*Update* As of Dec. 9, 2014, we can now say we have resolved the security vulnerabilities exposed in this breach.
Here is a recap of the measures we have taken to protect your data moving forward:
- All of our sites have been moved to SSL. SSL protects the data sent from your browser to our server. This ensures that your username and password details aren’t captured by someone on a shared internet connection or WIFI.
- We’re now behind Sucuri’s Web Access Firewall (WAF). Sucuri’s WAF protects our server from a wide variety of known and unknown attacks, adding an extra layer of protection to ithemes.com.
- We’re no longer storing any plain text passwords. Even if someone compromises our server, they cannot grab a database full of passwords to start attacking with.
- We reset all pre-breach passwords (WordPress accounts, forum accounts, membership admins, databases, SSH users, FTP users, etc.) and reset all access keys. Any passwords or keys that attackers could have taken were invalid the same day that the compromise was discovered. This means that they would be unable to quickly and easily regain access to the server.
- We isolated iThemes.com away from many other sites to reduce the number of possible entry points. By greatly reducing the number of sites and other resources running on the same server as ithemes.com, we limited the options available to attackers.
As promised, we want to keep you updated on information about the attack on our membership system at iThemes we disclosed Tuesday. (In addition to the post, we sent emails Monday night to every customer in our system to alert you of this issue, asking that you reset your password and other places you use the same password.)
Additionally, we have been working very closely with Sucuri and Site5 through this as well for guidance and assistance. Having additional help and expertise on this has been invaluable.
If you want to keep abreast of every future update, please signup for the special disclosure email notification list here.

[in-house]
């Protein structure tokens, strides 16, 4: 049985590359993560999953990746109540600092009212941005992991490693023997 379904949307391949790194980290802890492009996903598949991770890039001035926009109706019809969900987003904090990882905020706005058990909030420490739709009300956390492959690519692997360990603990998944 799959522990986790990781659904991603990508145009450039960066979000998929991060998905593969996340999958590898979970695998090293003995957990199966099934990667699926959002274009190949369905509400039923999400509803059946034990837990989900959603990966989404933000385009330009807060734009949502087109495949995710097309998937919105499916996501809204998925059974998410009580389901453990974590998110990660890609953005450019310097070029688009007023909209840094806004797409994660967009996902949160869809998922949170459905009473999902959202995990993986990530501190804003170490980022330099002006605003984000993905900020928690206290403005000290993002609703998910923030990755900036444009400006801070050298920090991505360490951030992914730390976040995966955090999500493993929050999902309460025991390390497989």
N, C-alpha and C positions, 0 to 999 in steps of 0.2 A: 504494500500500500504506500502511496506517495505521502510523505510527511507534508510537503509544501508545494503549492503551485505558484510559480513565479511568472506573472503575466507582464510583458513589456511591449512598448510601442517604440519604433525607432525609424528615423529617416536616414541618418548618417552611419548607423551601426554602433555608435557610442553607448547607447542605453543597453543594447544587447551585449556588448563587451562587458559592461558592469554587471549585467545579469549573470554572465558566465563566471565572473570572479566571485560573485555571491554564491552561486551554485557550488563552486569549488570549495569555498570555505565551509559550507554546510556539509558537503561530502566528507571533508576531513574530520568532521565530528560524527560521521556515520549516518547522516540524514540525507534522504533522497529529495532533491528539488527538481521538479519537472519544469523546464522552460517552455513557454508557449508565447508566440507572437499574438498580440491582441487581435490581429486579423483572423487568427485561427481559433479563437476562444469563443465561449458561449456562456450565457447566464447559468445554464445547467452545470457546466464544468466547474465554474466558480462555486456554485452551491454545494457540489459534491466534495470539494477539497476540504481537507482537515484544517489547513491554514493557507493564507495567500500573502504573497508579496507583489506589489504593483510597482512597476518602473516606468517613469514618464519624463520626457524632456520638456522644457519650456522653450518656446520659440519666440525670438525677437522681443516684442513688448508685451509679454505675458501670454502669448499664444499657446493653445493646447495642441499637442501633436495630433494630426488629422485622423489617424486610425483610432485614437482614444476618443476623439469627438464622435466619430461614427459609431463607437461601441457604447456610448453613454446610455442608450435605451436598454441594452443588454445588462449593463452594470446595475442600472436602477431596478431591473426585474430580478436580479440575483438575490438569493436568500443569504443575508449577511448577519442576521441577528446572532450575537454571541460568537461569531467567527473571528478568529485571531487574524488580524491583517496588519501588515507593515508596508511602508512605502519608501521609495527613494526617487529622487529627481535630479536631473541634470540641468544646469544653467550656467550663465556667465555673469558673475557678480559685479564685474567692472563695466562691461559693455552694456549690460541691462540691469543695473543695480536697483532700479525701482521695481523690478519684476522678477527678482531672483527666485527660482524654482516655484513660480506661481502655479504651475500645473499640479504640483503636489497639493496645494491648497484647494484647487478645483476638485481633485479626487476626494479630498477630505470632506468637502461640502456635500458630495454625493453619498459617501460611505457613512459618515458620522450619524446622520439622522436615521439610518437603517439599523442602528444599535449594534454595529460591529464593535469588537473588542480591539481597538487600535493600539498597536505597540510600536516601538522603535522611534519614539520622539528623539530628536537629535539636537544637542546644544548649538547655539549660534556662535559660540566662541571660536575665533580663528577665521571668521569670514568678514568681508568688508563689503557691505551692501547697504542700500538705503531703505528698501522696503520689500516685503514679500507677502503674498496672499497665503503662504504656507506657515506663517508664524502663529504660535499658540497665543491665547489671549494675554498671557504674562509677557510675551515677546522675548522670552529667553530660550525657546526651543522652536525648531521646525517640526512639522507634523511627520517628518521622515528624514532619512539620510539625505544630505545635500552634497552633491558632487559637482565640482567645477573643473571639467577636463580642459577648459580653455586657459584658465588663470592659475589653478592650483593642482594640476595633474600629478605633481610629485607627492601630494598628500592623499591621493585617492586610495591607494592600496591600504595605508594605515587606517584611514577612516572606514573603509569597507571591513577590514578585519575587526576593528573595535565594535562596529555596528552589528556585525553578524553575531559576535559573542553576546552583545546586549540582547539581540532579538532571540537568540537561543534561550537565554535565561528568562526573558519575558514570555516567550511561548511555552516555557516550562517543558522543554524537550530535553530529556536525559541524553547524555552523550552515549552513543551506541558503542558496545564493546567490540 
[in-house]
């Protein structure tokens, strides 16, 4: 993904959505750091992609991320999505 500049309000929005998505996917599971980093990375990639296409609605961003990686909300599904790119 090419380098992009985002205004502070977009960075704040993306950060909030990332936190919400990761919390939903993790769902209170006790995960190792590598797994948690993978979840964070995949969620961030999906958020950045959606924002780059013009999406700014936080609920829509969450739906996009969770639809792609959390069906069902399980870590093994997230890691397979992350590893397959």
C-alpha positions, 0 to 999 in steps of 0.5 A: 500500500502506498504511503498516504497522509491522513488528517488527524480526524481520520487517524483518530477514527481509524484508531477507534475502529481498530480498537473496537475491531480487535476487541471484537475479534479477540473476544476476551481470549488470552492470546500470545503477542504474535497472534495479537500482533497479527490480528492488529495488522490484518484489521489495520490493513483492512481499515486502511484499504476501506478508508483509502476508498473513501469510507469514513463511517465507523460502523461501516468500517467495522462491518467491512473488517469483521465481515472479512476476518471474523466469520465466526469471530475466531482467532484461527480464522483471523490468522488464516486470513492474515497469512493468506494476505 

With that … here is some more information to disclose to you:
An Update on Passwords
Yesterday we publicly disclosed that we had identified suspicious activity on one of our servers.
We have confirmed that it is in fact a compromise.
While there is much more to report on this at some point soon, we want to take a moment to talk specifically about passwords related to the attack.
Over the past 24 hours there have been a few questions as to how we store and maintain them and I want to provide clarity and transparency in this post.
It’s Important That You Update Your Passwords
As we explained in the post yesterday, the minute we became aware of the incident we took the steps to protect all your accounts by doing a global reset of all accounts. This action immediately protected any of your accounts and respective sites from access via any of our tools.
It did not, however, protect you from those same credentials being leveraged in a username / password list that could be later used to attack your own websites directly or other online properties (i.e., Twitter, Email, Facebook, etc.).
We can’t stress enough the importance of immediately updating your passwords across all systems and sites that use the same password that you had in our membership system.
How Does iThemes Store Passwords?
There is no easy way to say this: We were storing your passwords in clear-text. This directly impacted approximately 60,000 of our users, past and current.
Yes, those credentials were used across our entire platform, from our iThemes membership login to your iThemes Sync login.
No, the same passwords can no longer be used to log in as you or log into your Sync accounts.
It’s important that you immediately update any other account that uses the same username / password combination. This includes WordPress installs, FTP logins, cPanel access, Gmail accounts, Yahoo accounts, Facebook, Twitter, billing accounts, etc.
What Does Plain Text Mean?